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  22. Respect, Self-respect, and Self-knowledge.Michael Cholbi - forthcoming - The Monist.
    Respect appears to generate a puzzling self-other asymmetry: Respect for others can demand that we avoid knowledge of others or ignore that knowledge in deciding how we treat others. This demand for epistemic distancing lies behind the imperatives not to violate others’ privacy or to treat them paternalistically. Self-respect, in contrast, mandates that we pursue knowledge of ourselves and that we choose and act light of that self-knowledge. Individual agents thus do not have a duty to epistemically (...)
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  23.  30
    Introduction: The Limits of Respect for Autonomy.David G. Kirchhoffer - 2019 - In David G. Kirchhoffer & Bernadette Richards (eds.), Beyond Autonomy: Limits and Alternatives to Informed Consent in Research Ethics and Law. Cambridge: Cambridge University Press.
    This book makes an important contribution to ongoing efforts in the fields of medical law and bioethics to answer the challenges posed by the limitations of the principle of respect for autonomy, especially as these pertain to human research ethics. The principle of respect for autonomy seems to have become firmly embedded in human research ethics since its inclusion in the 1947 Nuremberg Code, which was a response to atrocities committed by Nazi doctors. Nonetheless, there is an increasing (...)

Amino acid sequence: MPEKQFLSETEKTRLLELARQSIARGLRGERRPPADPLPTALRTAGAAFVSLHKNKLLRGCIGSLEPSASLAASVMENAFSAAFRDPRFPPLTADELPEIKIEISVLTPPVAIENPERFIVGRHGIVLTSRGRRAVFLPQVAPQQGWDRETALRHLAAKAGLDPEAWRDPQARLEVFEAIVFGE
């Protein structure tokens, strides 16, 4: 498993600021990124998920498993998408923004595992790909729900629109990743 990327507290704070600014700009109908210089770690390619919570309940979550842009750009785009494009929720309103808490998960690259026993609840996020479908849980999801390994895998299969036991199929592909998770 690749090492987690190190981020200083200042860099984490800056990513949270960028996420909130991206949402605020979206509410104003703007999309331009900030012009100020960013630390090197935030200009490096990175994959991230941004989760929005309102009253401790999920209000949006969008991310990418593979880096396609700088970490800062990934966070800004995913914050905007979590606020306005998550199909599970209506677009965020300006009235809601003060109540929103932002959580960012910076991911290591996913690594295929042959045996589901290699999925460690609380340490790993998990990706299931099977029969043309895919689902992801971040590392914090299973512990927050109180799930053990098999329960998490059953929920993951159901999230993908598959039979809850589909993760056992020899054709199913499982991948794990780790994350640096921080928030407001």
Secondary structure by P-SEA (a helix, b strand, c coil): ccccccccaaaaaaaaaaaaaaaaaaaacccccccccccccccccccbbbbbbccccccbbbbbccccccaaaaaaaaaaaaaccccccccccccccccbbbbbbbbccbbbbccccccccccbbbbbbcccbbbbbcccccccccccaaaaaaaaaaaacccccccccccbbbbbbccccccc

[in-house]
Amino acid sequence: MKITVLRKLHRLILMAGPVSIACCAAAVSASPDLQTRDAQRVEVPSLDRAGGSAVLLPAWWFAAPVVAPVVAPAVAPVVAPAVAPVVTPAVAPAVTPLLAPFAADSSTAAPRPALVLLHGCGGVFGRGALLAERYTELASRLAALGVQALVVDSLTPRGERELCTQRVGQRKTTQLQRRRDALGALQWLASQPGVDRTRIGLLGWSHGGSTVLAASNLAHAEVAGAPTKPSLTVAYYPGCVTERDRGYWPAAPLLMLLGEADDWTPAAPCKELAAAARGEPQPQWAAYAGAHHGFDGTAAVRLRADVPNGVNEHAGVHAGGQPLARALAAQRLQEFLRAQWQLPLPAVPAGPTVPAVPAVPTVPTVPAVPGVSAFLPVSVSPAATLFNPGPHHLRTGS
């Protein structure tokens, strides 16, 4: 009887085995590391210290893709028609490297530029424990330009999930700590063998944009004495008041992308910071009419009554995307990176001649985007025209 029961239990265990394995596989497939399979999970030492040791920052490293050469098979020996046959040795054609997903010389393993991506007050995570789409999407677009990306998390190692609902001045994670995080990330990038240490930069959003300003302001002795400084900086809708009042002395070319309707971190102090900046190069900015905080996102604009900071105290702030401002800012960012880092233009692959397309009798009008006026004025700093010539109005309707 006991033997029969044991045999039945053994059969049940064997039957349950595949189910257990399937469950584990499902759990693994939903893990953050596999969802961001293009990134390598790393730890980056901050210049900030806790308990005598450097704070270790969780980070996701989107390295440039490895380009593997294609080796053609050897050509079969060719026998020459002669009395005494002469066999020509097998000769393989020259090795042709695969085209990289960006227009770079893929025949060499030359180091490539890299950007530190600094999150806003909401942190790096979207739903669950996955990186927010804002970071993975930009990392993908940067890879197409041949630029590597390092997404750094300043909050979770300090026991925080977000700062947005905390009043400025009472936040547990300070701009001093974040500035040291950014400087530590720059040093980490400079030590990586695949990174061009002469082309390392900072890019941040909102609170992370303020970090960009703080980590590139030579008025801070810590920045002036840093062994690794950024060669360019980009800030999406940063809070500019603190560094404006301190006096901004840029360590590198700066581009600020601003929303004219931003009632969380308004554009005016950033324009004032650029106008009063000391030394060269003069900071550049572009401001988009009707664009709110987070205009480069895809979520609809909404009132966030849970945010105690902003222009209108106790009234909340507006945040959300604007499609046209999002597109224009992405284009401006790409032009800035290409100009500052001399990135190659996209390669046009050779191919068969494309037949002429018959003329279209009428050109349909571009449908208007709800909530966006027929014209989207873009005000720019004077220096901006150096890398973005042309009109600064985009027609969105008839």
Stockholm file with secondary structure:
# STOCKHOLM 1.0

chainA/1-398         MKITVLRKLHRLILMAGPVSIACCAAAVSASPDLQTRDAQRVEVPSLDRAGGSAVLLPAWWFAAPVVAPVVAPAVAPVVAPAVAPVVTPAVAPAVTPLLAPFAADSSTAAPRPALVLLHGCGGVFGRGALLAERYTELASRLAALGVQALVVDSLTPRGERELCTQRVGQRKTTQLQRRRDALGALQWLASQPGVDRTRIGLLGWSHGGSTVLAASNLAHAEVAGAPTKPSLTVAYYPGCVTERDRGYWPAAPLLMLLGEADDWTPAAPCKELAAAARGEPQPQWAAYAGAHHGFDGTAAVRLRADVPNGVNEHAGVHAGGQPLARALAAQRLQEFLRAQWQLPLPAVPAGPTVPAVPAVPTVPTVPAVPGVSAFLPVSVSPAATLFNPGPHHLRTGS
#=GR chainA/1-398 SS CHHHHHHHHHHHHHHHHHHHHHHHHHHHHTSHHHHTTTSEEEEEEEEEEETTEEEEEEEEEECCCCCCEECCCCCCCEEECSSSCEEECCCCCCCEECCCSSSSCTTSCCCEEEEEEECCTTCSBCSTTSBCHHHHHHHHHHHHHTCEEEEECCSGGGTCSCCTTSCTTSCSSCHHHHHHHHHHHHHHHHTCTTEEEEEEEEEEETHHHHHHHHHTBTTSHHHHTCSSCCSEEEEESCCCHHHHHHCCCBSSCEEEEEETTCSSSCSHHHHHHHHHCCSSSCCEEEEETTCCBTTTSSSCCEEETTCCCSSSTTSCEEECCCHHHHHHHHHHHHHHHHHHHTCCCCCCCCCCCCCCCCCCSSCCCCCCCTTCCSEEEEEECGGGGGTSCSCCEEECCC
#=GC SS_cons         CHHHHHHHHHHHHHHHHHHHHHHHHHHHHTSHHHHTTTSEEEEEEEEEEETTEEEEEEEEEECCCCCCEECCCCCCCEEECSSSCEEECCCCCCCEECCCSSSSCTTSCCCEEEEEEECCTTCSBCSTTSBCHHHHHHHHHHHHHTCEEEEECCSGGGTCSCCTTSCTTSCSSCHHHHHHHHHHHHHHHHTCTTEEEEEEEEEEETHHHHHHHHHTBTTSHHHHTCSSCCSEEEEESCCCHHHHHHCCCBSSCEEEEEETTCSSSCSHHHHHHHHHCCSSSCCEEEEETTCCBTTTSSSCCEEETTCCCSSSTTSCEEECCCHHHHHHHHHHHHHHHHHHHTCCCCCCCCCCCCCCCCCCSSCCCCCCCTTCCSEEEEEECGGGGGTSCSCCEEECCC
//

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  24.  55
    Concern, Respect, and Cooperation.Garrett Cullity - 2018 - Oxford: Oxford University Press.
    Three things often recognized as central to morality are concern for others’ welfare, respect for their self-expression, and cooperation in worthwhile collective activity. When philosophers have proposed theories of the substance of morality, they have typically looked to one of these three sources to provide a single, fundamental principle of morality – or they have tried to formulate a master-principle for morality that combines these three ideas in some way. This book views them instead as three independently important foundations (...)
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  25.  1
    Respect My Religiositah!David Koepsell - 2013-08-26 - In Robert Arp & Kevin S. Decker (eds.), The Ultimate South Park and Philosophy. Wiley. pp. 95–107.
    Since the publication of South Park and Philosophy in 2007, Parker and Stone have made some additional forays into religious satire, poking fun at staunch supporters of the Catholic Church and “militant agnostics” among others. This chapter deals with the episodes 200 and 201 in which the “Cartoon Wars” controversy resurfaced, inspiring real‐life death threats aimed at Parker and Stone. Additionally, The Book of Mormon opened on Broadway. This musical comedy extends the obsession with Mormonism in several South Park episodes, (...)